The Scottish Government has sparked controversy in its plans for the seasonal flu programme this winter by recommending the newly-introduced adjuvanted trivalent inactivated flu vaccine (aTIV) only for patients aged 75 and over.
Adults aged 65-74 should continue to be offered the conventional trivalent vaccine – a move which some general practice nurses have described as ‘indefensible’.
One nurse, who asked for her name to be withheld, told Practice Nurse: ‘We are being asked to give a less effective flu vaccine to one of the most vulnerable groups of patients.’
Scotland’s chief medical and nursing officers’ letter to healthcare professionals says that the quadrivalent vaccine (QIV) should be used for patients aged 18-64 with at-risk conditions, pregnant women, children for whom the intranasal vaccine (LAIV) is contraindicated, and frontline healthcare staff. Only the group aged 65-74 will be given TIV.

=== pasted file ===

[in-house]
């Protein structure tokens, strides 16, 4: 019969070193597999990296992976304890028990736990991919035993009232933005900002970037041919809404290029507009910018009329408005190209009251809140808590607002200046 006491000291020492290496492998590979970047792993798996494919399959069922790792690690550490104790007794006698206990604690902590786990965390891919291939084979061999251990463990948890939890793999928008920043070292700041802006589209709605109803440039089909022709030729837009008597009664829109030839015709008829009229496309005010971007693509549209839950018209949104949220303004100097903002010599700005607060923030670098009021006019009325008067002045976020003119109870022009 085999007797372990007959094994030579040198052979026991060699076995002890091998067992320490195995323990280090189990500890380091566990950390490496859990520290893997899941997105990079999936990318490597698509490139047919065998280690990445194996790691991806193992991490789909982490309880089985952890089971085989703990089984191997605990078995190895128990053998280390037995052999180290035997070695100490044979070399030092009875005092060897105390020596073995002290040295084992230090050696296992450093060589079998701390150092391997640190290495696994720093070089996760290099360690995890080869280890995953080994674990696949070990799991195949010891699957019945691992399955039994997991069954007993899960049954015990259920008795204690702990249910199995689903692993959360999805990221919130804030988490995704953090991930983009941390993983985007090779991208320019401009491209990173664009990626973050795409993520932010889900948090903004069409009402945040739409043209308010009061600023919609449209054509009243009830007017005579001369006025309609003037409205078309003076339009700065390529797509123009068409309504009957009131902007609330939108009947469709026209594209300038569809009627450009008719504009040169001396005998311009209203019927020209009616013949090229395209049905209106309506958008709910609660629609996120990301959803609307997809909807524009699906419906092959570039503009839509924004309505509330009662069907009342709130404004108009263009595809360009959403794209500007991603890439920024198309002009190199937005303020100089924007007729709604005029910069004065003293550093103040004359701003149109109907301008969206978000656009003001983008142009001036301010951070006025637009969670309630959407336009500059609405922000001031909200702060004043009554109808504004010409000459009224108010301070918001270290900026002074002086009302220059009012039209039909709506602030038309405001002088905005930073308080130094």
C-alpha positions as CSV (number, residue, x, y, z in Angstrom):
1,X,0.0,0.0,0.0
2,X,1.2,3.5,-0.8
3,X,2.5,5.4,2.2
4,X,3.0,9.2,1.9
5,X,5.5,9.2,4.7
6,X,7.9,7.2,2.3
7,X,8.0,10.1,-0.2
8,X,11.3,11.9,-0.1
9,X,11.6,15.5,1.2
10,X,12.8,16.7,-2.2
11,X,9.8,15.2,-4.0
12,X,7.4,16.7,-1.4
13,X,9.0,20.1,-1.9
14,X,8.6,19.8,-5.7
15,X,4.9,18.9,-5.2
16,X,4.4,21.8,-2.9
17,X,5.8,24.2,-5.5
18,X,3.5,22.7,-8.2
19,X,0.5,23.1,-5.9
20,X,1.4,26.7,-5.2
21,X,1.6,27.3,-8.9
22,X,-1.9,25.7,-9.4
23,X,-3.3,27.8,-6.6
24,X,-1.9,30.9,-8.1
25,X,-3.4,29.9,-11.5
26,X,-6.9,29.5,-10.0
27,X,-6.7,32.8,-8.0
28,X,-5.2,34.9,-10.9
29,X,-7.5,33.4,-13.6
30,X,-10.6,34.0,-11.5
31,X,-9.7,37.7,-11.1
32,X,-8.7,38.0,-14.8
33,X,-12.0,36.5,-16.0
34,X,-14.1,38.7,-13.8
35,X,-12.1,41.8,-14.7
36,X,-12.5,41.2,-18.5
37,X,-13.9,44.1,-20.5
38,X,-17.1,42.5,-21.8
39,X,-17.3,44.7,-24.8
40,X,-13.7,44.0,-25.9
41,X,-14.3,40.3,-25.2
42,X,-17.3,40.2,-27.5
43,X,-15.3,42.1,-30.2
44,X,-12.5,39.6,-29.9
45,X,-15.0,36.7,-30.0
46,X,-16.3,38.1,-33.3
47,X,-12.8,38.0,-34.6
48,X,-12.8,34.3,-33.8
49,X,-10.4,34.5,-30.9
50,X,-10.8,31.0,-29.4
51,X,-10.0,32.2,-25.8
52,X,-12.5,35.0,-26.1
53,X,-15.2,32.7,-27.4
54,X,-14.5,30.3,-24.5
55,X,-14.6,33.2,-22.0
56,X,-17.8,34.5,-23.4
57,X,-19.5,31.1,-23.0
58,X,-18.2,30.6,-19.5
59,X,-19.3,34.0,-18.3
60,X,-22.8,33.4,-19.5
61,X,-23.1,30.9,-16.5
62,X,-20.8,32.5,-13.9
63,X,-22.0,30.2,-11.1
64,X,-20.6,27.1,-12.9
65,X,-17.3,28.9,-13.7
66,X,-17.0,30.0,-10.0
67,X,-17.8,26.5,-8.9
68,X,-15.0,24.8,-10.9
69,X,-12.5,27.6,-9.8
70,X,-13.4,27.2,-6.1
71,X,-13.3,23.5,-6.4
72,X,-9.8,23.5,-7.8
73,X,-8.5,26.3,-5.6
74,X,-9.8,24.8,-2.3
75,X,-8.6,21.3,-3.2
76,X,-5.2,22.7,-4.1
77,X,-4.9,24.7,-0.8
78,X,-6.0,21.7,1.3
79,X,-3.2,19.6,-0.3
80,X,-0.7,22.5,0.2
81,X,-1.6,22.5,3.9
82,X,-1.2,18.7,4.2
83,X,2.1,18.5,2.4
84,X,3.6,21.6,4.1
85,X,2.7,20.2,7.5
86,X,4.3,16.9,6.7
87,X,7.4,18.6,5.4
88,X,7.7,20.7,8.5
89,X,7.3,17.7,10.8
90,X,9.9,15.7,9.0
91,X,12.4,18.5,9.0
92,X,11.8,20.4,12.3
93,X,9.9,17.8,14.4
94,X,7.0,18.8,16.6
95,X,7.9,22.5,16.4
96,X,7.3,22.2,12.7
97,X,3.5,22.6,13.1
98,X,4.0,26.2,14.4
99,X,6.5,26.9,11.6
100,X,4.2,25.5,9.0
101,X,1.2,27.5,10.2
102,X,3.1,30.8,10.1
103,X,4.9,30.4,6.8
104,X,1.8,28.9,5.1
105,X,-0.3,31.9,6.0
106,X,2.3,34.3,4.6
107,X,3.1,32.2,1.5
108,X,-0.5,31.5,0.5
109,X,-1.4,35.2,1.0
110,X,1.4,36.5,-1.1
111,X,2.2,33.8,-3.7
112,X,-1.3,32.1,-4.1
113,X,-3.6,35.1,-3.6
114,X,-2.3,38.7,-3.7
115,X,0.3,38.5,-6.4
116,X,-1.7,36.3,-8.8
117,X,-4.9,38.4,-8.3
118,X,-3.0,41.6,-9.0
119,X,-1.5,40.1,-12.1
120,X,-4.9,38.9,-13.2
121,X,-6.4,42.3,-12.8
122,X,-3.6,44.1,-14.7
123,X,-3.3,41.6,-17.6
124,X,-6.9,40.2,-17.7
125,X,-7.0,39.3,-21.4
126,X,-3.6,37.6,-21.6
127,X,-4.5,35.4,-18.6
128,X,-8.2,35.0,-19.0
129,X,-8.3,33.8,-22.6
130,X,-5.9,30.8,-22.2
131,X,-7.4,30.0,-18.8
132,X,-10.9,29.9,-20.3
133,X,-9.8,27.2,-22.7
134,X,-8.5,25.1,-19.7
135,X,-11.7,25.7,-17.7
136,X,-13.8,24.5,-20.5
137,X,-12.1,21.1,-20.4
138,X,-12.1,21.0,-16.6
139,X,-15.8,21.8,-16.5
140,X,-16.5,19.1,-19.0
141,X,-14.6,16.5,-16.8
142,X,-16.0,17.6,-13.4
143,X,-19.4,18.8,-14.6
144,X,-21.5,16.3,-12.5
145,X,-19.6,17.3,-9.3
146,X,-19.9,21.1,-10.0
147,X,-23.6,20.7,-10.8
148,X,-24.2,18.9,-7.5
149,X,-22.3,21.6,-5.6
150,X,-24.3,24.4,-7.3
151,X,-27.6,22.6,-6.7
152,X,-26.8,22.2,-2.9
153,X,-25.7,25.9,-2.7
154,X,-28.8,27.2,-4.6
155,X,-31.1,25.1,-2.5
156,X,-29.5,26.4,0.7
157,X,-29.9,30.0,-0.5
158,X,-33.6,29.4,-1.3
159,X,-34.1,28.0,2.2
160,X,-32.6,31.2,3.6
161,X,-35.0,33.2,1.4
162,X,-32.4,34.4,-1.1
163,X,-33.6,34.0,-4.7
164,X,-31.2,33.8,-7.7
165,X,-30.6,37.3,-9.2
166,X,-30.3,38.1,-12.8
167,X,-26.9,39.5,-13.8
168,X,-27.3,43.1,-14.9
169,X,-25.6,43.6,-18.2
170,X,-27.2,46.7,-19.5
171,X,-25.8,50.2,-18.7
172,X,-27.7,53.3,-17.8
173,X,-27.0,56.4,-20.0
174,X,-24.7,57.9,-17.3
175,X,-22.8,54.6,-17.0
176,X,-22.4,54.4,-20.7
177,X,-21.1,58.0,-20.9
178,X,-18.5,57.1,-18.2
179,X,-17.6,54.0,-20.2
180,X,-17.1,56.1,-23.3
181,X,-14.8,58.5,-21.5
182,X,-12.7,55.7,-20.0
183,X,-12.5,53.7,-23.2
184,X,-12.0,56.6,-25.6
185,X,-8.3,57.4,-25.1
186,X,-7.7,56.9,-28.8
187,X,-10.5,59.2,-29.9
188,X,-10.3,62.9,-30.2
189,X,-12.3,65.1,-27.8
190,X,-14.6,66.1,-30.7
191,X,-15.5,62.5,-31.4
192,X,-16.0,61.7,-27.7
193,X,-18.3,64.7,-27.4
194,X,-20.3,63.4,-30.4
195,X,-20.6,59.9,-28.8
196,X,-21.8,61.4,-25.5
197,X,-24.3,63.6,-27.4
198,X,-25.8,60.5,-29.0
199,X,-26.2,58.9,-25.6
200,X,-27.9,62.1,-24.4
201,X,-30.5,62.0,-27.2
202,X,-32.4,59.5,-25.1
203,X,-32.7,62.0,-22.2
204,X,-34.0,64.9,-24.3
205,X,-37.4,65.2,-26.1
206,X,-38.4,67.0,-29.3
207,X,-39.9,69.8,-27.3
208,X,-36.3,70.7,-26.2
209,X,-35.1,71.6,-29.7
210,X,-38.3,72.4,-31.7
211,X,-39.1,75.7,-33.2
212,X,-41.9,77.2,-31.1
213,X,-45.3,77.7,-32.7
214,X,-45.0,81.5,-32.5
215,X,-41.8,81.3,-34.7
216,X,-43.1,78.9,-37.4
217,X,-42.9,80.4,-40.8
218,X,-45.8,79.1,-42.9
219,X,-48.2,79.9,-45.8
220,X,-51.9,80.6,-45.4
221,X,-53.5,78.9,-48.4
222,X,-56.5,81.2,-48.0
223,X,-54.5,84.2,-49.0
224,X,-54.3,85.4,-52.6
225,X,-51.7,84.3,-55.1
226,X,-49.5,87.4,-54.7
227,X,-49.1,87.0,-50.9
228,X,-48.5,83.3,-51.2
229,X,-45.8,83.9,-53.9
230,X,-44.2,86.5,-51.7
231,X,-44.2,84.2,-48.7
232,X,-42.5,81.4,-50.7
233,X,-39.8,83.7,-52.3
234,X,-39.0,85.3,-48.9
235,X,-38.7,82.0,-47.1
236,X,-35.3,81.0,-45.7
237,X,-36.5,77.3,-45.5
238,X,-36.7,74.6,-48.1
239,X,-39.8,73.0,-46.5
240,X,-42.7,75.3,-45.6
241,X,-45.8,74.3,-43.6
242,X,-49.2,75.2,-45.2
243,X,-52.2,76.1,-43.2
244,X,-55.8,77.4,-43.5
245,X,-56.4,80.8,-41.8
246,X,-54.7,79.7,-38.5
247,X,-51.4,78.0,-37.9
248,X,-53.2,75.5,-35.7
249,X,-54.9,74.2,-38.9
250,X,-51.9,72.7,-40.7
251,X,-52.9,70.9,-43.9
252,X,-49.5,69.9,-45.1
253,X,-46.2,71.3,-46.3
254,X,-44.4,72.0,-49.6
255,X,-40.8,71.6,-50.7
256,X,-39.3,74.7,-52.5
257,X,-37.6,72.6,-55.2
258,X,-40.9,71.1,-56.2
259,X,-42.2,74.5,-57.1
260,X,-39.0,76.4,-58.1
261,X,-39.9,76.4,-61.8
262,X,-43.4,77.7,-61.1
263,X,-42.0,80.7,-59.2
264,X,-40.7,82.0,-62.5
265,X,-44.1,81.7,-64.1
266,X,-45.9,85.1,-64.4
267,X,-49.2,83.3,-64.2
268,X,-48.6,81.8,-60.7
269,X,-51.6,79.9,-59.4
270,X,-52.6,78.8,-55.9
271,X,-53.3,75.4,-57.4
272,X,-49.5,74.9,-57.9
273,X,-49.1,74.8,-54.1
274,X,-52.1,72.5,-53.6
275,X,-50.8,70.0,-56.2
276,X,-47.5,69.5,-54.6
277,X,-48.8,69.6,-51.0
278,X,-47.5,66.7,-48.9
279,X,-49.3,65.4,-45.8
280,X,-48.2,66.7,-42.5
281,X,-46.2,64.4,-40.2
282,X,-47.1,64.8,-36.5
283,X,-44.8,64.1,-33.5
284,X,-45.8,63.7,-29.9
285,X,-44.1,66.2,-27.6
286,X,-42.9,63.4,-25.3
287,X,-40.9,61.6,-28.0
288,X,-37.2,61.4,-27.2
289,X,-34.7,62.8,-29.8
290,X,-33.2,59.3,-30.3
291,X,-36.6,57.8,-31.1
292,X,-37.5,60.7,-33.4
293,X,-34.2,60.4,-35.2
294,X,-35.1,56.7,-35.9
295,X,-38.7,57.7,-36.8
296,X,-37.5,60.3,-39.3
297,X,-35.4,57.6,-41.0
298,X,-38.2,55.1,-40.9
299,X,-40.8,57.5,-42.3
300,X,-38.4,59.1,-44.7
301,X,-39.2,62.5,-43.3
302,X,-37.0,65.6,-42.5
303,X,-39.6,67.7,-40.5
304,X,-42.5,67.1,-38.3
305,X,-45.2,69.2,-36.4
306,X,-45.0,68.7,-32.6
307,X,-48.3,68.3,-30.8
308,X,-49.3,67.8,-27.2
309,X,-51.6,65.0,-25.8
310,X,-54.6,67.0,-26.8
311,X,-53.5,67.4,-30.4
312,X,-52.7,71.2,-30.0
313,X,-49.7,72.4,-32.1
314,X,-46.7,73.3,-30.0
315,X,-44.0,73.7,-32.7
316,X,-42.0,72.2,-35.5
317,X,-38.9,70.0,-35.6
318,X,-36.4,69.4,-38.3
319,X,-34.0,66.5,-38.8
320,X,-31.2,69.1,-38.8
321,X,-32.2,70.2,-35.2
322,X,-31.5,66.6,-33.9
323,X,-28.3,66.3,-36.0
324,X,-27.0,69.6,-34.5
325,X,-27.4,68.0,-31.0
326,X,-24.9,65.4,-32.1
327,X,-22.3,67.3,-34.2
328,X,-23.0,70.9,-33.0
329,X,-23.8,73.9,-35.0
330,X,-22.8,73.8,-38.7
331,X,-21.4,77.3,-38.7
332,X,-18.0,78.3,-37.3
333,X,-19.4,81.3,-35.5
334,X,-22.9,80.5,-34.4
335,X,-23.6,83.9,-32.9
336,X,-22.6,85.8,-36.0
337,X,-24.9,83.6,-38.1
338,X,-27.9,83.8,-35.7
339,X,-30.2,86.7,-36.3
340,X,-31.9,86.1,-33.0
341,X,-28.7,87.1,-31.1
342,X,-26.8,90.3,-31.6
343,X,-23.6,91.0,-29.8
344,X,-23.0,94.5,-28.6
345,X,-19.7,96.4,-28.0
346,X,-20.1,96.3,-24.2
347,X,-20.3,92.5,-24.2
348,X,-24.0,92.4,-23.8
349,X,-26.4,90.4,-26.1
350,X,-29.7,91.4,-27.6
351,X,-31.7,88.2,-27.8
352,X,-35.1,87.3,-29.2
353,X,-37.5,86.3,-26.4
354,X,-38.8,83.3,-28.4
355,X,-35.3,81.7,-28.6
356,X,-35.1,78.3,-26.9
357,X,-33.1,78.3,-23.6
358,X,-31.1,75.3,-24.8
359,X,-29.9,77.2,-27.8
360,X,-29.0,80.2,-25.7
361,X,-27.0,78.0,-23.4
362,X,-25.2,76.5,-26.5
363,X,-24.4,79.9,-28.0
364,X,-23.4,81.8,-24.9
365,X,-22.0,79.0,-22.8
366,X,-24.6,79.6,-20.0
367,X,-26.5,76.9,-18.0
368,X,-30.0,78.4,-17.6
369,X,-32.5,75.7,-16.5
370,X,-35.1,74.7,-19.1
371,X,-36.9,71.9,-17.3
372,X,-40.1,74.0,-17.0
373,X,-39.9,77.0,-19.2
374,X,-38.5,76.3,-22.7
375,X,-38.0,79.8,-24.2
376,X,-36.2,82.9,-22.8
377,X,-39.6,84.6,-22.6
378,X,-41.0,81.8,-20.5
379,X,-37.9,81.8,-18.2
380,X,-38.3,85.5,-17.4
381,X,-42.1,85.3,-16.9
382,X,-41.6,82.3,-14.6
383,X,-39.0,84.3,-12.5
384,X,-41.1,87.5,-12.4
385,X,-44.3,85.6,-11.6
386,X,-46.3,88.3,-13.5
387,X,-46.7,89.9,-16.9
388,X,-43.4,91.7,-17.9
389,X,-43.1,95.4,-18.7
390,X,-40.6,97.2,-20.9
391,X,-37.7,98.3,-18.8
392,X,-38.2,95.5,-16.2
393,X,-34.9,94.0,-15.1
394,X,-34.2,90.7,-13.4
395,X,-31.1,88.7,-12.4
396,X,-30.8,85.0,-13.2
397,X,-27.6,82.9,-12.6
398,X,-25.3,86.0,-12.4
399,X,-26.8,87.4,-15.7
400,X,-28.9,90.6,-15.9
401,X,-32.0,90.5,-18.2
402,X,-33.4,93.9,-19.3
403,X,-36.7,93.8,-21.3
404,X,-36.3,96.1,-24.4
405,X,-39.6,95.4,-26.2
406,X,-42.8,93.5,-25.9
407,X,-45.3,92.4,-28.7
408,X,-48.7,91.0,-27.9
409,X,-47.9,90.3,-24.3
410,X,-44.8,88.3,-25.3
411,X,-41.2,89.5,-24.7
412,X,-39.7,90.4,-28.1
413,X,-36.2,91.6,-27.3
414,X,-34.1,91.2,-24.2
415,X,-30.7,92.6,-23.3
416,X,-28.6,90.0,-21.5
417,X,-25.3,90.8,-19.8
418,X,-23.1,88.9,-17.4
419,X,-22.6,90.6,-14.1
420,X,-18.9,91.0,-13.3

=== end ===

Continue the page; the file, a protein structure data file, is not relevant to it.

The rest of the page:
This is in contrast to the rest of the UK, where aTIV is recommended for all patients over 65 – albeit that the first priority for the new vaccine should be the over-75s. (See page 12 – 13)
A Scottish Government spokesperson said: ‘Over the next two years we will be phasing in a new vaccine for everyone aged 65 and over. In line with expert advice, this will be offered from this winter to those aged 75 and above and from next winter (2019-20) to all those aged 65 and above.
‘This vaccine is currently produced by only one company, who were unable to give a guarantee on supplying the new vaccine for all over-65s in time for this year.
‘All those aged 65 to 74 will continue to be offered the current flu vaccine which will help protect them from flu.’
As Practice Nurse reported last month, The Green Book states that ‘the conventional, non-adjuvanted vaccine provides little benefit’ in older adults. NHS England has accepted the recommendation to introduce aTIV for over-65s because this group is ‘disproportionately at risk of hospitalisation for flu-related complications.’